In his encyclical “Dives in misericordia”, Saint John Paul II said that, in a story bruised by sin, God's love has turned into mercy and compassion. Jesus' Passion is the measure of that mercy. Thus, we may be able to understand that the greatest joy we can provide God with is, perhaps, to let him forgive us by exposing our misery, our sins, to his mercy. With Easter around the corner, we gladly come to the sacrament of penance and reconciliation, to the source of divine mercy: we shall give God a great joy, we shall remain full of peace and shall be more merciful to others. It is never too late to get up and go back to the Father that loves us!

Thoughts on Today's Gospel

  • “The Eternal Father with ineffable gentleness turned his loving eyes on that soul, and began to speak to her in this way: ‘My dearly beloved daughter! I have firmly determined to use mercy towards the whole world and provide for all the needs of men’.” (Saint Catherine of Siena)

  • “Saint John Paul II in his encyclical "Dives in misericordia" explains that the love of God, in a history wounded by sin, has become mercy, compassion. The Passion of Jesus is the measure of this mercy.” (Benedict XVI)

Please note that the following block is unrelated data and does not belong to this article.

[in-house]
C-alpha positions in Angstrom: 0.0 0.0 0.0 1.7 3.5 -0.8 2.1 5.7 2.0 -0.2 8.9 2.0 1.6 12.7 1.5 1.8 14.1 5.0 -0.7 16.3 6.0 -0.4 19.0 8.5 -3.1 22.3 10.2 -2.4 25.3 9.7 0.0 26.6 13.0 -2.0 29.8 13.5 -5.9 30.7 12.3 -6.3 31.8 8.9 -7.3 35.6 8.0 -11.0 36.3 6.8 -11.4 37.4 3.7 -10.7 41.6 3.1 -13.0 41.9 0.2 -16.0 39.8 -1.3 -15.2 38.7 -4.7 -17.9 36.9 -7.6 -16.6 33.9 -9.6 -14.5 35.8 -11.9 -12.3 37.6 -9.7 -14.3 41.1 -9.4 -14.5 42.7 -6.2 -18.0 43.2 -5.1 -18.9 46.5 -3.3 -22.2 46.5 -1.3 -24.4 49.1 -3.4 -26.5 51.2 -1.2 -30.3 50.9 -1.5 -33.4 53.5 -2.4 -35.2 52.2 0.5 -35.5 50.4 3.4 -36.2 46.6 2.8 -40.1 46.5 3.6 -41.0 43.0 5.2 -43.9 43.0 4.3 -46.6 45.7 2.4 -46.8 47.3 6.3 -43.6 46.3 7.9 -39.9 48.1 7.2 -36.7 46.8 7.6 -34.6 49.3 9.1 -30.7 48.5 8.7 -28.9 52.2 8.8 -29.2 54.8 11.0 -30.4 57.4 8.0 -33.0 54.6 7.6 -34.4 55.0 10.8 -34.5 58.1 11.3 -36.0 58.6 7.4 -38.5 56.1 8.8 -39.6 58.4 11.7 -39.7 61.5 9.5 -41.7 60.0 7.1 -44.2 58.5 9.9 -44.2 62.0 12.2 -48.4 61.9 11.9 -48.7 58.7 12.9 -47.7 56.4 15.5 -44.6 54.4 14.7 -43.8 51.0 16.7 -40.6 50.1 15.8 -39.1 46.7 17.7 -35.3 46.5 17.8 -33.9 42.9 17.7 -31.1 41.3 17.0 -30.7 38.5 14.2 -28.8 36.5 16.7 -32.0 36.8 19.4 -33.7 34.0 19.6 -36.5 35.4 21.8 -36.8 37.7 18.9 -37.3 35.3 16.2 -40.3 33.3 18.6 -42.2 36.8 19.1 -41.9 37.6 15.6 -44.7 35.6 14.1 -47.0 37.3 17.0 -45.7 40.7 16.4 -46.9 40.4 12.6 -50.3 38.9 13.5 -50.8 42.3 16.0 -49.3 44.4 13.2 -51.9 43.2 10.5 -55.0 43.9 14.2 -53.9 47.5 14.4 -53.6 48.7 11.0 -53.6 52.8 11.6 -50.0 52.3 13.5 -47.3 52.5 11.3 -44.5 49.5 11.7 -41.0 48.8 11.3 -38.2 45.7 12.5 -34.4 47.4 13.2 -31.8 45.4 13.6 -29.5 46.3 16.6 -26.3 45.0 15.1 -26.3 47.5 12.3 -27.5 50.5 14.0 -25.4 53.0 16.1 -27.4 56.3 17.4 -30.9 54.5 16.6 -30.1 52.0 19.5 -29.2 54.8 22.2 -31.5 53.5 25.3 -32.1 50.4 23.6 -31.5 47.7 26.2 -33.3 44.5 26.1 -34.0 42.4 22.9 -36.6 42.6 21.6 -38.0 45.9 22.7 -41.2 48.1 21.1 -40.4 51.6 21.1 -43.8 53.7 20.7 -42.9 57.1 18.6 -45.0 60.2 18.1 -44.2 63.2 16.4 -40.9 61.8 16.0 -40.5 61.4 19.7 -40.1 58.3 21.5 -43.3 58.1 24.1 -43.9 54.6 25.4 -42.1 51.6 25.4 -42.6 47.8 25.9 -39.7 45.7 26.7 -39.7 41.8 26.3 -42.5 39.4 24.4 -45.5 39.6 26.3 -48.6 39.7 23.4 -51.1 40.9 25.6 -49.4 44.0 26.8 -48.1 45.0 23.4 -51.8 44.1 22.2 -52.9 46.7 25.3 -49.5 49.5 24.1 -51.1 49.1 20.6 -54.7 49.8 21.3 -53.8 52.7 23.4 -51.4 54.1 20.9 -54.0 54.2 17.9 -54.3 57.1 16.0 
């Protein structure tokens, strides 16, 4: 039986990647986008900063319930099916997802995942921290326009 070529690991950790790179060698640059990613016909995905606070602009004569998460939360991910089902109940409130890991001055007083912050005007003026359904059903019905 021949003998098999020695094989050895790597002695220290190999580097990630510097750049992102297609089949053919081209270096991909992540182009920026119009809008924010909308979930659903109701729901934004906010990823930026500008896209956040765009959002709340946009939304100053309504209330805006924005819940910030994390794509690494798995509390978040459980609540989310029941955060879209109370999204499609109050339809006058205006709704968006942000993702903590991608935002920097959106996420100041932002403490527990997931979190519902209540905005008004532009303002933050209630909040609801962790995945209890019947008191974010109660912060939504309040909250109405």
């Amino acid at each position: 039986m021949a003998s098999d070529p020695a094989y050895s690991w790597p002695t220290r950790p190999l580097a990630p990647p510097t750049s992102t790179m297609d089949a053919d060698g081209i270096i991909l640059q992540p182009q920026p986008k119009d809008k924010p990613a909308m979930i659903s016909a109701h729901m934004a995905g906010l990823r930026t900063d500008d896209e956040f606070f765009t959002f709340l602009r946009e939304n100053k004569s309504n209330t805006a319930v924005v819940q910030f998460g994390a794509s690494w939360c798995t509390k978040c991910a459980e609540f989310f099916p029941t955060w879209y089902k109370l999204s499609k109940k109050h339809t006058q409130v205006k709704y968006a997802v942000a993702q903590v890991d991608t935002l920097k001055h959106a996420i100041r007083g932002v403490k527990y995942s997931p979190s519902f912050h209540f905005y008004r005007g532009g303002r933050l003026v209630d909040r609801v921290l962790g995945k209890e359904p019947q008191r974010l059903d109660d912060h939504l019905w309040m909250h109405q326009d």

• “The symbol of the heavens refers us back to the mystery of the covenant we are living when we pray to our Father. He is in heaven, his dwelling place; the Father's house is our homeland. Sin has exiled us from the land of the covenant, but conversion of heart enables us to return to the Father, to heaven. In Christ, then, heaven and earth are reconciled, for the Son alone ‘descended from heaven’ and causes us to ascend there with him, by his Cross, Resurrection, and Ascension.” (Catechism Of The Catholic Church, Nº 2795)